Tanuja Chandra’s film opens with a wedding night with the energetic “Zingaat” song playing in the background- we have our protagonist introduced Jaya (Parvathy) who lacks zing and zest in her personal life but rules her workplace. A striking resemblance to the opening credit sequence of “Jab Harry Met Sejal” (2017) is that the lead is drenched in loneliness and the way Tanuja Chandra portrays Jaya’s loneliness is far more realistic than Imtiaz Ali’s depiction- obviously, the vision and approach differs.

Tanuja Chandra narrates a story written by her mother Kamna Chandra of Yogi (Irrfan) and Jaya (both meet through a dating site) who embark a journey to meet Yogi’s ex-girlfriend in Jaipur, Rishikesh, Gangtok. While Jaya is a workaholic and likes to limit herself on the contrary Yogi is a blabbermouth (a chalta firta Google, Jaya exclaims) and full of energy who believes living in the moment. And this film is all about the momentariness, we often strive with future thoughts (ya, me too) forgetting to live in the moment. As soon as Yogi enters the scene, the film turns into a zestful celebration of life.

Yogi’s character is well-written and handled confidently, the character never goes overboard and thanks to the acting capabilities of Irrfan. One might not immediately appeal or fall for Jaya’s character but she comes out blooming. The non-meandering film which takes us through the scenic locations like Gangtok, Rishikesh, Dehradun, Jaipur gives the characters chance to breath. The first half is a thoroughly enjoyable ride while the second half dips down but for cause ultimately for a soaring climax. As the cable car takes Yogi and Jaya above the city of Gangtok, the film slides into the hearts.

When a dialogue like “our story is not of living and dying together” ridicules the Bollywood cliches and sticks to its sincerity, I knew it that I was watching a labor of true love. Tanuja Chandra depicts a novel and sincere love story amidst the technology and glamour. The romantic comedy is sparkled with comical dialogues which are not spoken for the sake of comedy but for the quirky character of Yogi, thanks to Gazal Dhaliwal (dialogue writer). I liked a feature amidst the simple narrative, the camera jerks in and Jaya talks with us, though few scenes featuring Jaya’s character felt unnecessary like the tablet overdose sequence.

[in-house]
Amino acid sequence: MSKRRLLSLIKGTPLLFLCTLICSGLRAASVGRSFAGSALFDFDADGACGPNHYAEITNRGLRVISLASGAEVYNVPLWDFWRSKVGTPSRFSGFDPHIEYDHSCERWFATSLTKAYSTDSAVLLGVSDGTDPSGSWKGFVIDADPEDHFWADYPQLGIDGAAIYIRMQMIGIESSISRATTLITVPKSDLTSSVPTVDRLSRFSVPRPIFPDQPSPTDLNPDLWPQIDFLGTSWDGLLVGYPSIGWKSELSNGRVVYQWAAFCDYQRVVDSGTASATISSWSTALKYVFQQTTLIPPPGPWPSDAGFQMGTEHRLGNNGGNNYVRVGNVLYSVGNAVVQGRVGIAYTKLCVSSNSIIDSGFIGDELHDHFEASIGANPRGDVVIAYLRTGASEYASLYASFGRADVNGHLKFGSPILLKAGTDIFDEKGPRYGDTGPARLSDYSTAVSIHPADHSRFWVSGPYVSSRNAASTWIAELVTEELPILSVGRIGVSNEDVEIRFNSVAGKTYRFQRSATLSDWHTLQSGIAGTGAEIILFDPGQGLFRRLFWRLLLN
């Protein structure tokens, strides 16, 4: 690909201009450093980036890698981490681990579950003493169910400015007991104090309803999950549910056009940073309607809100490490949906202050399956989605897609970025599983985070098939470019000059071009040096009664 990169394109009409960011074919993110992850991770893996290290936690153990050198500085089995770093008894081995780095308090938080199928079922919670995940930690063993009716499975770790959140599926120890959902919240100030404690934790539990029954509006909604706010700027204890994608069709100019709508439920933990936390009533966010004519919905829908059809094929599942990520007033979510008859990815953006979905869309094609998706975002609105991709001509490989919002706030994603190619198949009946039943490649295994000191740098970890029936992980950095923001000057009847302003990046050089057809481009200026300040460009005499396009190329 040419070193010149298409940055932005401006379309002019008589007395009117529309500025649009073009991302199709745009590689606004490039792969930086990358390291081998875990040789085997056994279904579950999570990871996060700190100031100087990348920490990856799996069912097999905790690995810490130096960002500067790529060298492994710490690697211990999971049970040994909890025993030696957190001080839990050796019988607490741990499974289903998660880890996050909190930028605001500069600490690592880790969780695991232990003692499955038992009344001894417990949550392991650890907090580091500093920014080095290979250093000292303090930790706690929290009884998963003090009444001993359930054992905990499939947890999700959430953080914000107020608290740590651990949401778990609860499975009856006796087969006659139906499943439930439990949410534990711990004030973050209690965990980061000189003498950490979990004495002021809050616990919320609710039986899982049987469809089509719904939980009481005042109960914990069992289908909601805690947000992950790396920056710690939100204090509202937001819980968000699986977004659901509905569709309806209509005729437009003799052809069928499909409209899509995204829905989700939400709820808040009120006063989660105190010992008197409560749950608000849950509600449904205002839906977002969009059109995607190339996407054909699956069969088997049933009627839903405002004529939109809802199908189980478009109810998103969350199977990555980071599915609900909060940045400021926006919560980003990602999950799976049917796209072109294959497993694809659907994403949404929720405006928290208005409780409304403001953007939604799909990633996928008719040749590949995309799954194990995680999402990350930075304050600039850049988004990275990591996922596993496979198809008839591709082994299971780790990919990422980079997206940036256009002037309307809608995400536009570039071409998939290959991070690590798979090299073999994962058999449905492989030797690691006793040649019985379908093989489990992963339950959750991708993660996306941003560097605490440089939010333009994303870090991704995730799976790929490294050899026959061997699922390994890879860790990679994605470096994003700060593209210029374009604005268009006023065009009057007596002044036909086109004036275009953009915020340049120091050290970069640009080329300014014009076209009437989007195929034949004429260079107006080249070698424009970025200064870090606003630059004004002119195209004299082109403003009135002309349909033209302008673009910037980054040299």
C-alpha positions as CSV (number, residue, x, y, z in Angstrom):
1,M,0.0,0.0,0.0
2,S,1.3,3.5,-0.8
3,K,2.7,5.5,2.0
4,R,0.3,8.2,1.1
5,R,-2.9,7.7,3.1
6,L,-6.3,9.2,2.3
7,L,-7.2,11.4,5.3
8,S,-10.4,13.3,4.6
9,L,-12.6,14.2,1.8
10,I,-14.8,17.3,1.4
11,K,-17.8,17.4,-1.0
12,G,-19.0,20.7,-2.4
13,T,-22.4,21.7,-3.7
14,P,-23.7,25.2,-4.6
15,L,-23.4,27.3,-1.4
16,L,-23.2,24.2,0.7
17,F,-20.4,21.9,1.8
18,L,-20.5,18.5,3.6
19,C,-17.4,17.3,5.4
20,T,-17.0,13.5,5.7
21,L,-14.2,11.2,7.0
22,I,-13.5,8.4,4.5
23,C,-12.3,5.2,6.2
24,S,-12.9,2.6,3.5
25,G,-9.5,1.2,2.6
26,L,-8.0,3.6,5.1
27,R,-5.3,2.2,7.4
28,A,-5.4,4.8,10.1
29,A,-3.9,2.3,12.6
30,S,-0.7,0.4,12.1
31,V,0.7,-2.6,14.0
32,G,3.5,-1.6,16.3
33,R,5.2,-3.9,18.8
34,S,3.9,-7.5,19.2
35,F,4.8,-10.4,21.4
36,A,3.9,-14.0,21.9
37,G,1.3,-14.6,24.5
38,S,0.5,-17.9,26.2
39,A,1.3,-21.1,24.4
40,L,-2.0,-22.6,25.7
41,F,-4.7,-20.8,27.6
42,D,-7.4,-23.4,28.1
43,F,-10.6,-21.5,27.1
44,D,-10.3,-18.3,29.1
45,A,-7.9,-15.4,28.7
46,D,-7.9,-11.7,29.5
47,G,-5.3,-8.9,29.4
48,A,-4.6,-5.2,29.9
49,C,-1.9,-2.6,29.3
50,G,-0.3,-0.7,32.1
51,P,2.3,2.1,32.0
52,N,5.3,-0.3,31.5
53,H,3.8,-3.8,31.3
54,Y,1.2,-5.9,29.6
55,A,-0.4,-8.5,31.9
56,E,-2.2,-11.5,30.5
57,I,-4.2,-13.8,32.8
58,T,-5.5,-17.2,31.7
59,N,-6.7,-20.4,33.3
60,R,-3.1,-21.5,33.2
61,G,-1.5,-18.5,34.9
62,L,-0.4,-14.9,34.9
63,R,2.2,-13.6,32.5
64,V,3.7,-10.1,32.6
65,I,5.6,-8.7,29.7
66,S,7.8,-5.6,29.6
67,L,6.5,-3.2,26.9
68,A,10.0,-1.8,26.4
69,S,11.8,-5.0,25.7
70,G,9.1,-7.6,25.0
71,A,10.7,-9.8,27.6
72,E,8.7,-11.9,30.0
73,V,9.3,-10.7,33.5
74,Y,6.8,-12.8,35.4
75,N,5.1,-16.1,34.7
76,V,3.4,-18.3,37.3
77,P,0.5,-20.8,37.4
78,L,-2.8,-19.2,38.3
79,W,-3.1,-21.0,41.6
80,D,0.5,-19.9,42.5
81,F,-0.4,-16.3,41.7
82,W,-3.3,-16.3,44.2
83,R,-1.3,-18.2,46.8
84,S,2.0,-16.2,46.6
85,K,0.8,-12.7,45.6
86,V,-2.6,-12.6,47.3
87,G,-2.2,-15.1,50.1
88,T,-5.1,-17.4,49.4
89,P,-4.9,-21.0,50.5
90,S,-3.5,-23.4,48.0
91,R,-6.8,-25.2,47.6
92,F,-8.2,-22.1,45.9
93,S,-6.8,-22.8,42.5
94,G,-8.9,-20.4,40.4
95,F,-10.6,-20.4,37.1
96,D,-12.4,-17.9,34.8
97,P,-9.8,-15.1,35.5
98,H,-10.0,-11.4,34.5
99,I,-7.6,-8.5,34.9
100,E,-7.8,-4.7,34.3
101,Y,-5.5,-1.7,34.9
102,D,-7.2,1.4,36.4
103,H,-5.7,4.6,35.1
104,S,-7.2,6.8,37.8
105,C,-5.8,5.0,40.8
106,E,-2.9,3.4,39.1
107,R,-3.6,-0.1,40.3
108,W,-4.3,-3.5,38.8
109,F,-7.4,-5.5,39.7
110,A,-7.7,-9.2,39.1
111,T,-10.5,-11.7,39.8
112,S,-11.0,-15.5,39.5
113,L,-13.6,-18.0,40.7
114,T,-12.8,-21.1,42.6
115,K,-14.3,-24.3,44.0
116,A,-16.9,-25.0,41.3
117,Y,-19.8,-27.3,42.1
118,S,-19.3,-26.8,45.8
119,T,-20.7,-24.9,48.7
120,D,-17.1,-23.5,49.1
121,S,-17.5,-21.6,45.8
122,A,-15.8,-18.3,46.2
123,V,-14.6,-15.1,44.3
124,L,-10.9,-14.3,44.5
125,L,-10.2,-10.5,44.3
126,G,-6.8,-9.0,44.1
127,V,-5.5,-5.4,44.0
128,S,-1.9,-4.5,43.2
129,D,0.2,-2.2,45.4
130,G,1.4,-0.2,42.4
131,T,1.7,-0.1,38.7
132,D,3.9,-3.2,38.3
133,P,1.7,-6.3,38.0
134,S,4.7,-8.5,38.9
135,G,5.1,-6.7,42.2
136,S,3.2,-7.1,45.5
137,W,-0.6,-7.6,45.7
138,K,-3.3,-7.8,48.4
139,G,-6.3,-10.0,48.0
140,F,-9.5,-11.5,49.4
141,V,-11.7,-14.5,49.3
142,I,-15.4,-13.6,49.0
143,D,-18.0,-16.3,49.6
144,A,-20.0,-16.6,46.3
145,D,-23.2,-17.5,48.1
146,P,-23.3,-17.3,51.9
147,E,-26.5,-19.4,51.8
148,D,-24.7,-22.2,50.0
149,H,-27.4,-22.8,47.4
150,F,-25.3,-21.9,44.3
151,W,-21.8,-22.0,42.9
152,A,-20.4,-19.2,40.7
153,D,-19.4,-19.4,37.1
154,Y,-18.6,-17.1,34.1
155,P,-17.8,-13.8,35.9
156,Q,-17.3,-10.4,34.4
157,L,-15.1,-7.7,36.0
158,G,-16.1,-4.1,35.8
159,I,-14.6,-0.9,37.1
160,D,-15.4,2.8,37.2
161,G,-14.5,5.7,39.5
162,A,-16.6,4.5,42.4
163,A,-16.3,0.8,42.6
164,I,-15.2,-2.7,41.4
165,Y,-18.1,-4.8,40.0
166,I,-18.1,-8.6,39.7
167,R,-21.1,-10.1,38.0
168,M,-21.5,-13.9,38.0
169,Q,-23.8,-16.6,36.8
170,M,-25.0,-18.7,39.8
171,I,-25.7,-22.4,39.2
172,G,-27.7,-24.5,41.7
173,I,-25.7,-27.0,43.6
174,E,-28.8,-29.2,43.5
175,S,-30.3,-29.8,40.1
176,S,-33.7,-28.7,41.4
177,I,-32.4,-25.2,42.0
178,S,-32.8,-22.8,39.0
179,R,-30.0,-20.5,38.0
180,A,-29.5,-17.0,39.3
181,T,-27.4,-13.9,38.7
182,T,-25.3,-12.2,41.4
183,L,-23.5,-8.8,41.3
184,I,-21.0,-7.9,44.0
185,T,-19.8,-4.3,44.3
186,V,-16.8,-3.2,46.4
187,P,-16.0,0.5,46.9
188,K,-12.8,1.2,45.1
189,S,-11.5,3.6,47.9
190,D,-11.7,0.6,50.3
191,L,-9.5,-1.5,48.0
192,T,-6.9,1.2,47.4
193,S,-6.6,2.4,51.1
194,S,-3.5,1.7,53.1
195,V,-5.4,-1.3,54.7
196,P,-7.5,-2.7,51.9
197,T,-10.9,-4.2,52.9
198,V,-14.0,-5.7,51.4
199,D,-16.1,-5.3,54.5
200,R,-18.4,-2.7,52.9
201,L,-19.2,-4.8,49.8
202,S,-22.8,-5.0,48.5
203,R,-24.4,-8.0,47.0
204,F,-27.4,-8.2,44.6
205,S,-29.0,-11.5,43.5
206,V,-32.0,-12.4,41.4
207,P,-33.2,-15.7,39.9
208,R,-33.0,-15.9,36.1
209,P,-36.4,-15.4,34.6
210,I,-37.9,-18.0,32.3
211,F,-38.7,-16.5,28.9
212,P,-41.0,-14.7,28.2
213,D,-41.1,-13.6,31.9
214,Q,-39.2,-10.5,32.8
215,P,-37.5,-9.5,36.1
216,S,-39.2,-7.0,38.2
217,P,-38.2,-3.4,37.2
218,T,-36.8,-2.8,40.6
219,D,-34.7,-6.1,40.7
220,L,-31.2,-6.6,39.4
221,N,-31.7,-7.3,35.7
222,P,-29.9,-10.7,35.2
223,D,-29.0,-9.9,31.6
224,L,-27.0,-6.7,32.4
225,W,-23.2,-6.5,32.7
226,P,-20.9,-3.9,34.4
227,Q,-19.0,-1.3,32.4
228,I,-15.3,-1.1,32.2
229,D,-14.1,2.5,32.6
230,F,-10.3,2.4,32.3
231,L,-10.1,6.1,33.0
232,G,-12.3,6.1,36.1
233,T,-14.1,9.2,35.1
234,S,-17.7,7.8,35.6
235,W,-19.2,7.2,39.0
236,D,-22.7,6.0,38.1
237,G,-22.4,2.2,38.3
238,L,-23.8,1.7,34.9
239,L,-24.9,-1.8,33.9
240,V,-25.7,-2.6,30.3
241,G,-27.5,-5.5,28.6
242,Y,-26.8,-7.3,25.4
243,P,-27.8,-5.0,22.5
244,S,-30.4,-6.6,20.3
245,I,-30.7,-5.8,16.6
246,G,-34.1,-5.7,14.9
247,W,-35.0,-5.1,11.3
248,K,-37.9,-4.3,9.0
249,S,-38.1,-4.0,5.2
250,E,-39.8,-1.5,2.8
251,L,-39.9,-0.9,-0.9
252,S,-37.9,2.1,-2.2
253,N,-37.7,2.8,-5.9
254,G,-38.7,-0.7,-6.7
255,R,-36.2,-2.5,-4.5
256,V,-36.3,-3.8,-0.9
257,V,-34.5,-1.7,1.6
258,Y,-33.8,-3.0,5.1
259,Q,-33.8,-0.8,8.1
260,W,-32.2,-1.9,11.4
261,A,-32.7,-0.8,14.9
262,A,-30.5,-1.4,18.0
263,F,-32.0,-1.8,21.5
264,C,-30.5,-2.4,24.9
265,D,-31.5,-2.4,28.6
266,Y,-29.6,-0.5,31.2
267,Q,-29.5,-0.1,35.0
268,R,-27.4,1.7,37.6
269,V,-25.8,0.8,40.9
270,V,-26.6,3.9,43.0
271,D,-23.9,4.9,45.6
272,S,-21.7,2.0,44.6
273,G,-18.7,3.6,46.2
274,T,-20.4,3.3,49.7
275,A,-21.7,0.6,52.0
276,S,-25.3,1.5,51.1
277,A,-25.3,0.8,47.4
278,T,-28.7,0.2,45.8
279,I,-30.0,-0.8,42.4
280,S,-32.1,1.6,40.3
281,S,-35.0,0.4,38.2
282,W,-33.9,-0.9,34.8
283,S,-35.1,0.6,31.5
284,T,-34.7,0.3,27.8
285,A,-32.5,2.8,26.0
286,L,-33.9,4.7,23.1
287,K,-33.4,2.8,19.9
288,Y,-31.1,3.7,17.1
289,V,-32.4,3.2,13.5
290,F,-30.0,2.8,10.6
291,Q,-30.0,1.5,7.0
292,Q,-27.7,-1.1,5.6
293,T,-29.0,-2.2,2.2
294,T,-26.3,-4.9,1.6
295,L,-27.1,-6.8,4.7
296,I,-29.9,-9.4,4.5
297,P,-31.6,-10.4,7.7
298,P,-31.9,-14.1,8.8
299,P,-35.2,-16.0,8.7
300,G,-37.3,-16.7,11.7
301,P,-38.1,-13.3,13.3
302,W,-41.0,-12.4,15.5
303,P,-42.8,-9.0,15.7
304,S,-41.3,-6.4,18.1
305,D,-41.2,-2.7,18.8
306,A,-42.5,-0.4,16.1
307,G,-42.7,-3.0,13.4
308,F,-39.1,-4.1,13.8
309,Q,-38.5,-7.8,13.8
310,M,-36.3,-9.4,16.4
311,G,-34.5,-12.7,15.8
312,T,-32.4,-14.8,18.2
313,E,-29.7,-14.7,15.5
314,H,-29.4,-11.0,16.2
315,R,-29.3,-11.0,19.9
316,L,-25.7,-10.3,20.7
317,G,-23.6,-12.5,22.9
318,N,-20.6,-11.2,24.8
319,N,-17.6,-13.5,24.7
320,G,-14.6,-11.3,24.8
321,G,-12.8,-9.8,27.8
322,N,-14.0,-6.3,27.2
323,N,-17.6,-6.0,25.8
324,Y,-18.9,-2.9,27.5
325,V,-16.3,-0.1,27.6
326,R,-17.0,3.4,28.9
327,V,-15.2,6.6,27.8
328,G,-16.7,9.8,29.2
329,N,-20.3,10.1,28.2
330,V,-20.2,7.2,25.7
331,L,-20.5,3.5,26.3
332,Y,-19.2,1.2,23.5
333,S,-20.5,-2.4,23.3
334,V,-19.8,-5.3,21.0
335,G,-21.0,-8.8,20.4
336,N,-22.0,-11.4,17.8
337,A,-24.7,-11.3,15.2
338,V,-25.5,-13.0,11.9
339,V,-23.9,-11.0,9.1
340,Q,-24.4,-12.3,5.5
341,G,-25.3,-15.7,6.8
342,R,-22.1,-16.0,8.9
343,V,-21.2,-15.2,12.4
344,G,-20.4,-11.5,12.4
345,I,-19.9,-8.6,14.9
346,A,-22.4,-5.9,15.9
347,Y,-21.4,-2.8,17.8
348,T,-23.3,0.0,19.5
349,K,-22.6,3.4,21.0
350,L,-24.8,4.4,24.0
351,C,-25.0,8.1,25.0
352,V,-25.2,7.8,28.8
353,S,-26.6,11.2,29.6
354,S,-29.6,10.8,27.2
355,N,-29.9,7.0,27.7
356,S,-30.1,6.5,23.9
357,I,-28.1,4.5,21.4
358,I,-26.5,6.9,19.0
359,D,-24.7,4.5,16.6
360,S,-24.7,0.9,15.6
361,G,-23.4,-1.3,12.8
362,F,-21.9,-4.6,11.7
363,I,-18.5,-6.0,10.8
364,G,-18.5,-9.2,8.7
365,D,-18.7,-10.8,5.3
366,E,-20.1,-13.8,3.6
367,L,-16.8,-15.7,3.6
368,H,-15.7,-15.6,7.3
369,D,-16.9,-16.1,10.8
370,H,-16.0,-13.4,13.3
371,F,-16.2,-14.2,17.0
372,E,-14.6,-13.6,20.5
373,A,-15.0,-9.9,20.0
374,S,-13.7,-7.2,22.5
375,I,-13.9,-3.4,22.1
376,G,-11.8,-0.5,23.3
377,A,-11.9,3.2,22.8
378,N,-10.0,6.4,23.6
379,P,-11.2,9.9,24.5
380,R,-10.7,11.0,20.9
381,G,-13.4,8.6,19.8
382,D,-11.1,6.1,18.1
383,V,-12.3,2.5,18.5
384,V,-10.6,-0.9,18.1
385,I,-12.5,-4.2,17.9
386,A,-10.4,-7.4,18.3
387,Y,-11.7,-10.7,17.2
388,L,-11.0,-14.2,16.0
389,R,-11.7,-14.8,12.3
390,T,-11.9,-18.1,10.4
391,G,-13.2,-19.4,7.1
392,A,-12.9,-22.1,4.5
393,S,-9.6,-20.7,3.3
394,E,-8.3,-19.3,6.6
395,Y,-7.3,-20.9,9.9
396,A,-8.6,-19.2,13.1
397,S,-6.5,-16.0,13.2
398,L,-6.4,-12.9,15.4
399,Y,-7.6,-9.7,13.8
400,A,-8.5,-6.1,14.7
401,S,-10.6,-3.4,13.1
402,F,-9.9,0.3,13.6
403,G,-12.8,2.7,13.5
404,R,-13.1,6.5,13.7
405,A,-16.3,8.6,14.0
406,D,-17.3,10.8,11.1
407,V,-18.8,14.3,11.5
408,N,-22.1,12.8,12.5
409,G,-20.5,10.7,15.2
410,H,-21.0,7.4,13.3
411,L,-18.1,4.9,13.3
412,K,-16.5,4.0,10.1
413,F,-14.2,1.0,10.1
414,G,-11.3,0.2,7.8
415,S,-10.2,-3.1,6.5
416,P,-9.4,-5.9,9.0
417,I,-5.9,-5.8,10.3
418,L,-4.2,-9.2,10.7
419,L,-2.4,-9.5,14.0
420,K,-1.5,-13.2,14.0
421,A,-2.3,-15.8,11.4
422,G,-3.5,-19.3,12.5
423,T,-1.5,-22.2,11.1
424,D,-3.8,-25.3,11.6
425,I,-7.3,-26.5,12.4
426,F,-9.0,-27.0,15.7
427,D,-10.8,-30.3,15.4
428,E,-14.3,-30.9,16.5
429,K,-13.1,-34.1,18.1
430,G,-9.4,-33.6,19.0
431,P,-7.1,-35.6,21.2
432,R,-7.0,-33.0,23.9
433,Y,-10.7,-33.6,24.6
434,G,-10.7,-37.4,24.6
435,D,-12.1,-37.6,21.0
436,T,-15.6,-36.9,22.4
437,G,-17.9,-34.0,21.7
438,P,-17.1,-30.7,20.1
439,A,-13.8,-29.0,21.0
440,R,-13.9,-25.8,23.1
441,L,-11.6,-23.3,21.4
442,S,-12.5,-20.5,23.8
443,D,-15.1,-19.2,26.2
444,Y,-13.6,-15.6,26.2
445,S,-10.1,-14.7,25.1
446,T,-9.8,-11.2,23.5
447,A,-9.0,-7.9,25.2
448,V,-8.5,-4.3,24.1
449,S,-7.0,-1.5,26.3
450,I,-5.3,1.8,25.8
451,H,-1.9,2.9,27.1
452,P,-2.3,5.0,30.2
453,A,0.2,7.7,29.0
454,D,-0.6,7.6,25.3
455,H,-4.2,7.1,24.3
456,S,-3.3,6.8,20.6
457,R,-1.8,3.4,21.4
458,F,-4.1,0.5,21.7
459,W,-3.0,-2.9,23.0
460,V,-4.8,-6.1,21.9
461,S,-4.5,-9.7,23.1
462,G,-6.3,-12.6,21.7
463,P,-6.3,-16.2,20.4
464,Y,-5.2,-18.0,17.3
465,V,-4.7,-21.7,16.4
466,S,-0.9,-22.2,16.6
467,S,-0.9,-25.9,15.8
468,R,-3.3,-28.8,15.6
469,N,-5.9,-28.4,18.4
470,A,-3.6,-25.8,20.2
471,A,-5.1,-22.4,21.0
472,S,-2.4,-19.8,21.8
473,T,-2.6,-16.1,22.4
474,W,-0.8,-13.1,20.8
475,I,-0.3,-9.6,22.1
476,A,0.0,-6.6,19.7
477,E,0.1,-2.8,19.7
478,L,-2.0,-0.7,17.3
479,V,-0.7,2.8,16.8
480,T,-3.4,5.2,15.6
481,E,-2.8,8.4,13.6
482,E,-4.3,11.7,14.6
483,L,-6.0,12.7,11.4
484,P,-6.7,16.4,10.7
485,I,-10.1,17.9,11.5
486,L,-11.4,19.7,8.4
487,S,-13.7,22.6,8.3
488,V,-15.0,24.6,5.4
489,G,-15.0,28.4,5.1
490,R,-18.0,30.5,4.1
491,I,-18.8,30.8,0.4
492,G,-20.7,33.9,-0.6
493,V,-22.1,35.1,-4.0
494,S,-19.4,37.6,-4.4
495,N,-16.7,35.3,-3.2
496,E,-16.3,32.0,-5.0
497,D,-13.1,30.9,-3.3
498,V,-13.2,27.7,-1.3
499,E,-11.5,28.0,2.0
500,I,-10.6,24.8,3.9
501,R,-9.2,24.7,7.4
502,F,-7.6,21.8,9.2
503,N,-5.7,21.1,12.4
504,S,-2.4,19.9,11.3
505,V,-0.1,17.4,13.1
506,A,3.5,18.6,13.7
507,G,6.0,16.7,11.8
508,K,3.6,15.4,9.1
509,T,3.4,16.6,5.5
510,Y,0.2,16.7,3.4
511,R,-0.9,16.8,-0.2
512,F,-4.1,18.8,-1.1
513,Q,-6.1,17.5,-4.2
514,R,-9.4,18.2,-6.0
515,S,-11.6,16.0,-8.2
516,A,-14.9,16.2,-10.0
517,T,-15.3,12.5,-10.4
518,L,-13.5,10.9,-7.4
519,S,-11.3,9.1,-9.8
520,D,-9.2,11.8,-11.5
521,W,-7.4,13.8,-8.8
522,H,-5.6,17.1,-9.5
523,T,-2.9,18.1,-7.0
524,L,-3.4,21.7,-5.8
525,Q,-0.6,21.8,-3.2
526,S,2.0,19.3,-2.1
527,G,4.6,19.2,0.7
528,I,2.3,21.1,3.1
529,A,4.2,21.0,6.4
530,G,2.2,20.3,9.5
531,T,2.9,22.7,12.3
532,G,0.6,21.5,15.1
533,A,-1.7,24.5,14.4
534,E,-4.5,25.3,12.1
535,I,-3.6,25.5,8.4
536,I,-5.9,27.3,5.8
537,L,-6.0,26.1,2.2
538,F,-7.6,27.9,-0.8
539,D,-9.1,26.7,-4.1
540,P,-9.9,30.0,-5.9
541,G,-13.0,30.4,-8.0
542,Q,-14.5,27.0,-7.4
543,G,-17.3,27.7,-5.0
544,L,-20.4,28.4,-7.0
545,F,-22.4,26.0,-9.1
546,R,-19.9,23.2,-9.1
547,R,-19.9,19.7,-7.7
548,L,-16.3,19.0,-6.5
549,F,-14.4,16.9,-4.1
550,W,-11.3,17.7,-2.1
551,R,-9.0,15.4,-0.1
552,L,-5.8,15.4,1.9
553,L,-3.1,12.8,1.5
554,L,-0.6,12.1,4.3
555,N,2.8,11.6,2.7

Irrfan charms our hearts though I found him similar to his character from “Hindi Medium” (2017), nevertheless as Yogi he sweetly binds you and eventually Jaya. Malayalam Actress Parvathy makes a great debut, though she starts awkwardly but pulls it excellently. Few language touches here and there and she is set to sparkle Bollywood too. I must say, for a young actress to make a Hindi debut featuring herself in gained weight and middle-aged widow is commendable. By the way, why was Neha Dhupia looking like a plastic doll? Did the make up go haywire?

I thoroughly enjoyed this romantic comedy even though it has some minor flaws but the overall impact surpasses them. Labor of love!

Language: Hindi
Release: 10 November, 2017
Director: Tanuja Chandra
Rating: 3.5/5


Copyright ©2017 Ninad Kulkarni. This article may not be reproduced in its entirety without permission. A link to this URL, instead, would be appreciated.


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